The week began with Eureka! Family Fun Fest, a mandatory parent-daughter Girls Inc. event weeks before camp. The event was split into two parent sessions, the first for English speakers, and the second for Spanish. This considerate gesture was not necessarily a matter of necessity, but rather a mindful convenience for parents of girls who would be more comfortable receiving the information in Spanish. At the time I didn’t think much of the Girls Inc. staff members’ constant reassurance of this, but I realized afterwards the importance and depth of this statement.
During both sessions of the event, bright young girls and their siblings crowded around the STEM table, my post for the afternoon. On the table were hundreds of LittleBits, magnetic pieces that create simple circuits when stuck together. Aimee and I played with the girls for hours, explaining the basic functions of inputs versus outputs and watching their eyes light up when they completed a circuit through physical touch, making four small motors move a bottle cap car (my favorite demonstration). The experience watching their faces glow with excitement for STEM made me even more excited to facilitate our lessons during camp, a memory I’ll hold onto beyond this summer. As girls experimented with piezo sensors and LED lights, most parents watched reluctantly in the background, avoiding the STEM table altogether. This wasn’t necessarily out of the ordinary, since the table was crowded with anxious kids waiting to play with expensive things, but I wanted parents to engage with the material just as much as their daughters were. I had the opportunity a couple times to chat with some parents during the English session, but only one mother stopped by during the Spanish session. This stuck out in my mind not because the Spanish session attracted a noticeably smaller crowd, but because the girls in both sessions were just as enthusiastic as those in the other, itching to get their hands on circuits and introduce themselves.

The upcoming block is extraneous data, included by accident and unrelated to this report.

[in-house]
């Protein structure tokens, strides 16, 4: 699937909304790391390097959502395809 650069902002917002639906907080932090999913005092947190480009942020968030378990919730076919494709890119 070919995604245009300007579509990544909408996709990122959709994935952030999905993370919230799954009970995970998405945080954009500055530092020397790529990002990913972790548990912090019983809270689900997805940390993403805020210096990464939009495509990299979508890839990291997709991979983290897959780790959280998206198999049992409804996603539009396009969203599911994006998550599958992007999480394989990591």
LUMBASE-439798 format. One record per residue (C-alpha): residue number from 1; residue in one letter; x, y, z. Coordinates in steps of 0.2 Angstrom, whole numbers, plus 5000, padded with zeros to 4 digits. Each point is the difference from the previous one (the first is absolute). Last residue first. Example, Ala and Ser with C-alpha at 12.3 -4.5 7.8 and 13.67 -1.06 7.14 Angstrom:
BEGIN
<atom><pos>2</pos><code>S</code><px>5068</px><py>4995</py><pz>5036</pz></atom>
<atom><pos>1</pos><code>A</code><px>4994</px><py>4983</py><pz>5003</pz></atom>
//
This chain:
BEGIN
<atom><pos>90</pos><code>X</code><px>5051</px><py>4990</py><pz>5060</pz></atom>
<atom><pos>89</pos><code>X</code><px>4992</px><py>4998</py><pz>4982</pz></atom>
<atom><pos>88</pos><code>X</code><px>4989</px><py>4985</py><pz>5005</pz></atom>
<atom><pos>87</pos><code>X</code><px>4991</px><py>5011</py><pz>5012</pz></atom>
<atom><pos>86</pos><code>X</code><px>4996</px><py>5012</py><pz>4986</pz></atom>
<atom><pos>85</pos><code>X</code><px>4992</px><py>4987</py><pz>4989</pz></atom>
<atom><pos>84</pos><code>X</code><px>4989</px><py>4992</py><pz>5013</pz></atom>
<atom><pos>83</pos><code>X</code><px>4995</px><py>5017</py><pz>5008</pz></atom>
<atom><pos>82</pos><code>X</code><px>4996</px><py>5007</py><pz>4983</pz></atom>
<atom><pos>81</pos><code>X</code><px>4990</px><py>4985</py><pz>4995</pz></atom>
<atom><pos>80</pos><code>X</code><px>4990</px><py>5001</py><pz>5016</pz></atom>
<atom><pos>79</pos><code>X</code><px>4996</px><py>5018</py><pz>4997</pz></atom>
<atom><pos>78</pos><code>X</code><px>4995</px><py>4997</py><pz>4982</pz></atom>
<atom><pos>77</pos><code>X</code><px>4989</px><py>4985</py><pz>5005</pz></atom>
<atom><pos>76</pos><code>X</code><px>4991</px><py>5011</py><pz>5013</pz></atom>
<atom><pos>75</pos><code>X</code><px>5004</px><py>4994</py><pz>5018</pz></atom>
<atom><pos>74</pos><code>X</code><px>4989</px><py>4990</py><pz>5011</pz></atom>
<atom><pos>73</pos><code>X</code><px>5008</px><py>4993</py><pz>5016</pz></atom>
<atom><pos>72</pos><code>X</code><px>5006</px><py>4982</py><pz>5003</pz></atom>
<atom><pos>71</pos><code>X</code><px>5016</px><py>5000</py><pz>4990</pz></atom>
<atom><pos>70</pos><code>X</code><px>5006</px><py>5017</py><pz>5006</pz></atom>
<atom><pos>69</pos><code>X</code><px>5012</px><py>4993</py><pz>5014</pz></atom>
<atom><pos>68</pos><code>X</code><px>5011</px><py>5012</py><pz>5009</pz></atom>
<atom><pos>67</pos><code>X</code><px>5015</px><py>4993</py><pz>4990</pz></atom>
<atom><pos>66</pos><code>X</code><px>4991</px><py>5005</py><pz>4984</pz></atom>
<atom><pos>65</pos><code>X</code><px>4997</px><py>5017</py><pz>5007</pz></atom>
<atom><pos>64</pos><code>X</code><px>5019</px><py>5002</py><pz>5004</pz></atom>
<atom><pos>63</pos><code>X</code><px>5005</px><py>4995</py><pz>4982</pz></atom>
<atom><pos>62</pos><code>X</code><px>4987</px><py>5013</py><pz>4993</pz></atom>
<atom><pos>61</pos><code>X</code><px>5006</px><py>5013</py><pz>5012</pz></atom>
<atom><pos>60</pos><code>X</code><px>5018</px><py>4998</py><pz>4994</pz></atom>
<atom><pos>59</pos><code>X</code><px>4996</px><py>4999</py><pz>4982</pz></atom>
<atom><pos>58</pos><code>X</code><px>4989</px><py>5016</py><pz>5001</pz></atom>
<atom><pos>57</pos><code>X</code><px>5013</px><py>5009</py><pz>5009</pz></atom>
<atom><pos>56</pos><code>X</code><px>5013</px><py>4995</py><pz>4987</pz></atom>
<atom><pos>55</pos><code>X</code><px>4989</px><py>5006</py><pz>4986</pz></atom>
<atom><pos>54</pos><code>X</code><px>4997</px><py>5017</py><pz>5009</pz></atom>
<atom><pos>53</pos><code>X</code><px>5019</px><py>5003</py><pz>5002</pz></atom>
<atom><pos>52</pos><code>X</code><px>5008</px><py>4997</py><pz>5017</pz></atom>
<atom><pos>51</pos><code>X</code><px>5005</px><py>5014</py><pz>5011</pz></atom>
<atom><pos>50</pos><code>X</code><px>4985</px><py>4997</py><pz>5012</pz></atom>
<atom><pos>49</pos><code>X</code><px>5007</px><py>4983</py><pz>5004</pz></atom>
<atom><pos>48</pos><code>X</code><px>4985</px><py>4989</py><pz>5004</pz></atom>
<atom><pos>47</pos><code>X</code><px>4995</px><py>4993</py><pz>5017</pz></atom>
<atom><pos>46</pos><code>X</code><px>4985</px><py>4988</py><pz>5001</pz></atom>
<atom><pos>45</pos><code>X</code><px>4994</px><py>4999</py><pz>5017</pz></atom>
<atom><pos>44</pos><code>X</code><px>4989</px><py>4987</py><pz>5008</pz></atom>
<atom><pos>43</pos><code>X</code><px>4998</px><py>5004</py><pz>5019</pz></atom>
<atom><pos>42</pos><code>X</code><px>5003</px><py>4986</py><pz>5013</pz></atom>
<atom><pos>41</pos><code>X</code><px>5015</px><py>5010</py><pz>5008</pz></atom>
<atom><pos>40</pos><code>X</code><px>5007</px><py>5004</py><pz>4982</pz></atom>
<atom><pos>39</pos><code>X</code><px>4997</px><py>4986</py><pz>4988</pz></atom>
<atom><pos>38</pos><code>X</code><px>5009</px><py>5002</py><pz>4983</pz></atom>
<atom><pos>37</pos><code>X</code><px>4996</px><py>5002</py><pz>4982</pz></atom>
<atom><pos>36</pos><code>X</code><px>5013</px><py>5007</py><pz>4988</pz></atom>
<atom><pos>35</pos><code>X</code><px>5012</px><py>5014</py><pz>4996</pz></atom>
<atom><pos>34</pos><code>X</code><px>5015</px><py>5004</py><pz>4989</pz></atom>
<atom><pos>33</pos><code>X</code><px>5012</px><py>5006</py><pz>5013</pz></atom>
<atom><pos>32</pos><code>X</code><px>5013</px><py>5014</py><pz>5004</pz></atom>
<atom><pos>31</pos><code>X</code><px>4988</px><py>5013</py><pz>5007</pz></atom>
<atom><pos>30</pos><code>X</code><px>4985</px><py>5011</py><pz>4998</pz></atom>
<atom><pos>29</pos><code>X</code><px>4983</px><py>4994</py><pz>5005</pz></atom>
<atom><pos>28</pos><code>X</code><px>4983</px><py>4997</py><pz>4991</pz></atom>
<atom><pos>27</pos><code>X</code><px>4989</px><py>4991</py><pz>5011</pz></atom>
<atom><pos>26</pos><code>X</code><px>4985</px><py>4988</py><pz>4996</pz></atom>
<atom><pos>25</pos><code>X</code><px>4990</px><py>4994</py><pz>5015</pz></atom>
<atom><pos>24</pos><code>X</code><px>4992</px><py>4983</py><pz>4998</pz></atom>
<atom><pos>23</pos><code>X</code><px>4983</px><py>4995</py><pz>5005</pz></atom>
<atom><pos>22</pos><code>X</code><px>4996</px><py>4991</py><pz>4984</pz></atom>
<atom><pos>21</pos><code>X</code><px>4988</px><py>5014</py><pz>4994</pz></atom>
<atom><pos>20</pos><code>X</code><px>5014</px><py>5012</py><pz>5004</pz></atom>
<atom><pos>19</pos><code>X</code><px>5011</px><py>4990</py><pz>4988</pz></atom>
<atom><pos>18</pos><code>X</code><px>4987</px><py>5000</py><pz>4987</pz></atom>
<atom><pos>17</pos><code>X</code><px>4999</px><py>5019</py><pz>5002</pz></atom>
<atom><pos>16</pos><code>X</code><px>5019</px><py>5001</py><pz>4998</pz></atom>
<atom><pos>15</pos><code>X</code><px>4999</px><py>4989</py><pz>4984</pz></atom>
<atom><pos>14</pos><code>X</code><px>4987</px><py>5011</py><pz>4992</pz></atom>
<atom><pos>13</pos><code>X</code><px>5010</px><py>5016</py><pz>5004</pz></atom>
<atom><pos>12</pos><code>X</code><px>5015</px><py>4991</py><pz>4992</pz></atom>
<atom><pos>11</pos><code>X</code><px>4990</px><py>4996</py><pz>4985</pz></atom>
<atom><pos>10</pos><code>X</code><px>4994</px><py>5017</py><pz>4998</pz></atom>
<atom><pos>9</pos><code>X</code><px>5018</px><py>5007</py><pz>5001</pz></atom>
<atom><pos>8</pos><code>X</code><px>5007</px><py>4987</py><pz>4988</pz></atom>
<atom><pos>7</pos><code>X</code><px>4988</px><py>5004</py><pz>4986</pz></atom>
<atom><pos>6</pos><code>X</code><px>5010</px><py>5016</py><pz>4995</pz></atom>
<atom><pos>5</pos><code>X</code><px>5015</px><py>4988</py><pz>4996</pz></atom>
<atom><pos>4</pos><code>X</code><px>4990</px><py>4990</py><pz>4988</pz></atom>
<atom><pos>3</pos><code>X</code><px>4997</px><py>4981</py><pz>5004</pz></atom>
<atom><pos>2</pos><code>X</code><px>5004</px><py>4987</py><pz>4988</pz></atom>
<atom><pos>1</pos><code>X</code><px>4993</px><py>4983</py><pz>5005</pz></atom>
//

The day continued with the same games, the same ice breakers, and the same raffle drawings in both sessions. I had the opportunity to interact with all of the future campers through four corners, name games, and birdie on a perch, three very Girls Inc.-esque icebreakers. The final activity we played during each session was a game called “My people are people who-“ where everyone stands in a circle and someone in the middle says those words with a characteristic or interest of theirs. Those in the circle who relate to the chant then run across the circle to find a new place to stand, leaving the last person in the circle to repeat the process. This game was a real crowd pleaser, and a number of the more outgoing kids wound up in the circle upwards of five times. Common sentiments in both sessions included tacos, the color black, dogs, and Mexico, among many others. Despite not meeting one another, the personalities and optimism of the girls in either session were exactly the same, and I could tell some beautiful friendships would flourish during the four weeks of Eureka! Camp, regardless of culture or race. If kids can become good friends in two hours, what makes it so difficult for adults to interact with each other? I keep thinking about the unwillingness of many of the parents to even come near the facilitators’ tables, especially the STEM table. The depth of the Girls Inc. staff members’ reassurance didn’t dawn on me until nearly a week after this event, writing this blog post. People like familiarity, and tend to stick to what they know. Despite our efforts to ingratiate ourselves with the culture of California, us DukeEngagers may never fully understand the area we’ve been thrown into, and locals know that. The difference between the parents and the kids though, is the kids probably don’t.